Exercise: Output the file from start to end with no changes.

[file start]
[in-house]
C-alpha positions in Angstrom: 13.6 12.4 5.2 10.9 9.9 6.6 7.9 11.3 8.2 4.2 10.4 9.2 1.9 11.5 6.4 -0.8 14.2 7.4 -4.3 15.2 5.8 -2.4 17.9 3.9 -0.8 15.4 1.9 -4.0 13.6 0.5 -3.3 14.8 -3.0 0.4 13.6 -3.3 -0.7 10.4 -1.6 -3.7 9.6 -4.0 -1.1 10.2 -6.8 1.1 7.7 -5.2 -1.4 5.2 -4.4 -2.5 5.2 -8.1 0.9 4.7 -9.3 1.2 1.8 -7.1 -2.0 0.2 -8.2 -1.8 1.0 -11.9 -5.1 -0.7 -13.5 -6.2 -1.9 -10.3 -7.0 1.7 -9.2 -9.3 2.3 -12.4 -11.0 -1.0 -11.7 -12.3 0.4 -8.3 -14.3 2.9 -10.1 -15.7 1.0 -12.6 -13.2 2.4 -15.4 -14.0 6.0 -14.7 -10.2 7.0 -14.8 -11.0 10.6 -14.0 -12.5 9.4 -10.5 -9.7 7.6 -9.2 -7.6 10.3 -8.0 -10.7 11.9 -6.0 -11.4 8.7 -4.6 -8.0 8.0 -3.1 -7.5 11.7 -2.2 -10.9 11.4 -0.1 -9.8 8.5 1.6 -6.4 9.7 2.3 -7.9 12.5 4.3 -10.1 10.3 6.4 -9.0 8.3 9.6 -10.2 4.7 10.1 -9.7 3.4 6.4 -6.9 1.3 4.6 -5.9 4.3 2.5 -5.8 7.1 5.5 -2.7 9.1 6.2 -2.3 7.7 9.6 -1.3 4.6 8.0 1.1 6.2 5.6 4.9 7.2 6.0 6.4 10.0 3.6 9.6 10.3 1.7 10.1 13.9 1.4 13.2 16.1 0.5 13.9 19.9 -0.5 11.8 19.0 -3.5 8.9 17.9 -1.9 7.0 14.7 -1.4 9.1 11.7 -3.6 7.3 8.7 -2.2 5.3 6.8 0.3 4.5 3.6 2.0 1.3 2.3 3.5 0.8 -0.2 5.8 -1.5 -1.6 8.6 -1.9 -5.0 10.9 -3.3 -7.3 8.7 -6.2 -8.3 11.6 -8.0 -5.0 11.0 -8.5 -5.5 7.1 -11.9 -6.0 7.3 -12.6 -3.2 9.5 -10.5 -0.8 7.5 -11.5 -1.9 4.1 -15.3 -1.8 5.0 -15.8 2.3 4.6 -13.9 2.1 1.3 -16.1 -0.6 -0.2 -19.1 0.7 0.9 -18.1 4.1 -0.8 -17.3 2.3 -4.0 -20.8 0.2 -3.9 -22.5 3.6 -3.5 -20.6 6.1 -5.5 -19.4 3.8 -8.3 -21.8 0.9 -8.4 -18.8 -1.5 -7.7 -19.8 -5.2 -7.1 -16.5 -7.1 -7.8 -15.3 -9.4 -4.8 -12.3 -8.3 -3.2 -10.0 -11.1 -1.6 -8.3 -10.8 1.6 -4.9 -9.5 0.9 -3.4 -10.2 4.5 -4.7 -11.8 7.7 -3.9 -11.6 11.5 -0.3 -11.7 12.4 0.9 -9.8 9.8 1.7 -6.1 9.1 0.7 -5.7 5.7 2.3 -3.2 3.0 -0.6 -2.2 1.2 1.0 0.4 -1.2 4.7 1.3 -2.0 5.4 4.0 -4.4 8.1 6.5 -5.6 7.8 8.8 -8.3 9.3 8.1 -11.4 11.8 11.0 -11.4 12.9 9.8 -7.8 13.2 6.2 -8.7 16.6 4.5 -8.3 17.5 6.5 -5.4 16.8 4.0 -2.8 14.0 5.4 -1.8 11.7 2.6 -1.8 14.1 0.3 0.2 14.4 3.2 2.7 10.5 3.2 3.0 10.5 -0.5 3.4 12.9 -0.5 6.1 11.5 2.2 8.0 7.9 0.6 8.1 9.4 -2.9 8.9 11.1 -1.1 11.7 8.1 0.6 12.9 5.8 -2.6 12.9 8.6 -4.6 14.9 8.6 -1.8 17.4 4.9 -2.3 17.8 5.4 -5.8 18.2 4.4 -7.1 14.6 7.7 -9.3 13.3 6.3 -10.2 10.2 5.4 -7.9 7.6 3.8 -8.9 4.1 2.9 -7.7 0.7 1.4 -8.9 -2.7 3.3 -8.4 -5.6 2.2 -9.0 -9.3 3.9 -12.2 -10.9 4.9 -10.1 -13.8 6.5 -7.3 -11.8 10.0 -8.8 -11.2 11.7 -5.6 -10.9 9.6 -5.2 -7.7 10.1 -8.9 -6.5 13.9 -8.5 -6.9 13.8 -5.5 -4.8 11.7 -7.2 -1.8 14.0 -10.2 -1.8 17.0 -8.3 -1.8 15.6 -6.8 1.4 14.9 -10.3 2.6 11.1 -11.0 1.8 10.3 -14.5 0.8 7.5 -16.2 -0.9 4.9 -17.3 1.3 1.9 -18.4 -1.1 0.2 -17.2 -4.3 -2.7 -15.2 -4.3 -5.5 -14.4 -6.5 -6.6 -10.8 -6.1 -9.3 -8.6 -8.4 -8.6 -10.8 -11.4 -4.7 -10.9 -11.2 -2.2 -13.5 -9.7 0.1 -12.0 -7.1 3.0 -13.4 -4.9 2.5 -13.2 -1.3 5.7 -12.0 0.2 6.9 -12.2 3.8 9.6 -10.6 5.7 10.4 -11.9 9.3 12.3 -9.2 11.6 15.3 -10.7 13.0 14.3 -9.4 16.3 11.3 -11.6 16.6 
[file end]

[in-house]
C-alpha positions in Angstrom: 13.6 12.4 5.2 10.9 9.9 6.6 7.9 11.3 8.2 4.2 10.4 9.2 1.9 11.5 6.4 -0.8 14.2 7.4 -4.3 15.2 5.8 -2.4 17.9 3.9 -0.8 15.4 1.9 -4.0 13.6 0.5 -3.3 14.8 -3.0 0.4 13.6 -3.3 -0.7 10.4 -1.6 -3.7 9.6 -4.0 -1.1 10.2 -6.8 1.1 7.7 -5.2 -1.4 5.2 -4.4 -2.5 5.2 -8.1 0.9 4.7 -9.3 1.2 1.8 -7.1 -2.0 0.2 -8.2 -1.8 1.0 -11.9 -5.1 -0.7 -13.5 -6.2 -1.9 -10.3 -7.0 1.7 -9.2 -9.3 2.3 -12.4 -11.0 -1.0 -11.7 -12.3 0.4 -8.3 -14.3 2.9 -10.1 -15.7 1.0 -12.6 -13.2 2.4 -15.4 -14.0 6.0 -14.7 -10.2 7.0 -14.8 -11.0 10.6 -14.0 -12.5 9.4 -10.5 -9.7 7.6 -9.2 -7.6 10.3 -8.0 -10.7 11.9 -6.0 -11.4 8.7 -4.6 -8.0 8.0 -3.1 -7.5 11.7 -2.2 -10.9 11.4 -0.1 -9.8 8.5 1.6 -6.4 9.7 2.3 -7.9 12.5 4.3 -10.1 10.3 6.4 -9.0 8.3 9.6 -10.2 4.7 10.1 -9.7 3.4 6.4 -6.9 1.3 4.6 -5.9 4.3 2.5 -5.8 7.1 5.5 -2.7 9.1 6.2 -2.3 7.7 9.6 -1.3 4.6 8.0 1.1 6.2 5.6 4.9 7.2 6.0 6.4 10.0 3.6 9.6 10.3 1.7 10.1 13.9 1.4 13.2 16.1 0.5 13.9 19.9 -0.5 11.8 19.0 -3.5 8.9 17.9 -1.9 7.0 14.7 -1.4 9.1 11.7 -3.6 7.3 8.7 -2.2 5.3 6.8 0.3 4.5 3.6 2.0 1.3 2.3 3.5 0.8 -0.2 5.8 -1.5 -1.6 8.6 -1.9 -5.0 10.9 -3.3 -7.3 8.7 -6.2 -8.3 11.6 -8.0 -5.0 11.0 -8.5 -5.5 7.1 -11.9 -6.0 7.3 -12.6 -3.2 9.5 -10.5 -0.8 7.5 -11.5 -1.9 4.1 -15.3 -1.8 5.0 -15.8 2.3 4.6 -13.9 2.1 1.3 -16.1 -0.6 -0.2 -19.1 0.7 0.9 -18.1 4.1 -0.8 -17.3 2.3 -4.0 -20.8 0.2 -3.9 -22.5 3.6 -3.5 -20.6 6.1 -5.5 -19.4 3.8 -8.3 -21.8 0.9 -8.4 -18.8 -1.5 -7.7 -19.8 -5.2 -7.1 -16.5 -7.1 -7.8 -15.3 -9.4 -4.8 -12.3 -8.3 -3.2 -10.0 -11.1 -1.6 -8.3 -10.8 1.6 -4.9 -9.5 0.9 -3.4 -10.2 4.5 -4.7 -11.8 7.7 -3.9 -11.6 11.5 -0.3 -11.7 12.4 0.9 -9.8 9.8 1.7 -6.1 9.1 0.7 -5.7 5.7 2.3 -3.2 3.0 -0.6 -2.2 1.2 1.0 0.4 -1.2 4.7 1.3 -2.0 5.4 4.0 -4.4 8.1 6.5 -5.6 7.8 8.8 -8.3 9.3 8.1 -11.4 11.8 11.0 -11.4 12.9 9.8 -7.8 13.2 6.2 -8.7 16.6 4.5 -8.3 17.5 6.5 -5.4 16.8 4.0 -2.8 14.0 5.4 -1.8 11.7 2.6 -1.8 14.1 0.3 0.2 14.4 3.2 2.7 10.5 3.2 3.0 10.5 -0.5 3.4 12.9 -0.5 6.1 11.5 2.2 8.0 7.9 0.6 8.1 9.4 -2.9 8.9 11.1 -1.1 11.7 8.1 0.6 12.9 5.8 -2.6 12.9 8.6 -4.6 14.9 8.6 -1.8 17.4 4.9 -2.3 17.8 5.4 -5.8 18.2 4.4 -7.1 14.6 7.7 -9.3 13.3 6.3 -10.2 10.2 5.4 -7.9 7.6 3.8 -8.9 4.1 2.9 -7.7 0.7 1.4 -8.9 -2.7 3.3 -8.4 -5.6 2.2 -9.0 -9.3 3.9 -12.2 -10.9 4.9 -10.1 -13.8 6.5 -7.3 -11.8 10.0 -8.8 -11.2 11.7 -5.6 -10.9 9.6 -5.2 -7.7 10.1 -8.9 -6.5 13.9 -8.5 -6.9 13.8 -5.5 -4.8 11.7 -7.2 -1.8 14.0 -10.2 -1.8 17.0 -8.3 -1.8 15.6 -6.8 1.4 14.9 -10.3 2.6 11.1 -11.0 1.8 10.3 -14.5 0.8 7.5 -16.2 -0.9 4.9 -17.3 1.3 1.9 -18.4 -1.1 0.2 -17.2 -4.3 -2.7 -15.2 -4.3 -5.5 -14.4 -6.5 -6.6 -10.8 -6.1 -9.3 -8.6 -8.4 -8.6 -10.8 -11.4 -4.7 -10.9 -11.2 -2.2 -13.5 -9.7 0.1 -12.0 -7.1 3.0 -13.4 -4.9 2.5 -13.2 -1.3 5.7 -12.0 0.2 6.9 -12.2 3.8 9.6 -10.6 5.7 10.4 -11.9 9.3 12.3 -9.2 11.6 15.3 -10.7 13.0 14.3 -9.4 16.3 11.3 -11.6 16.6 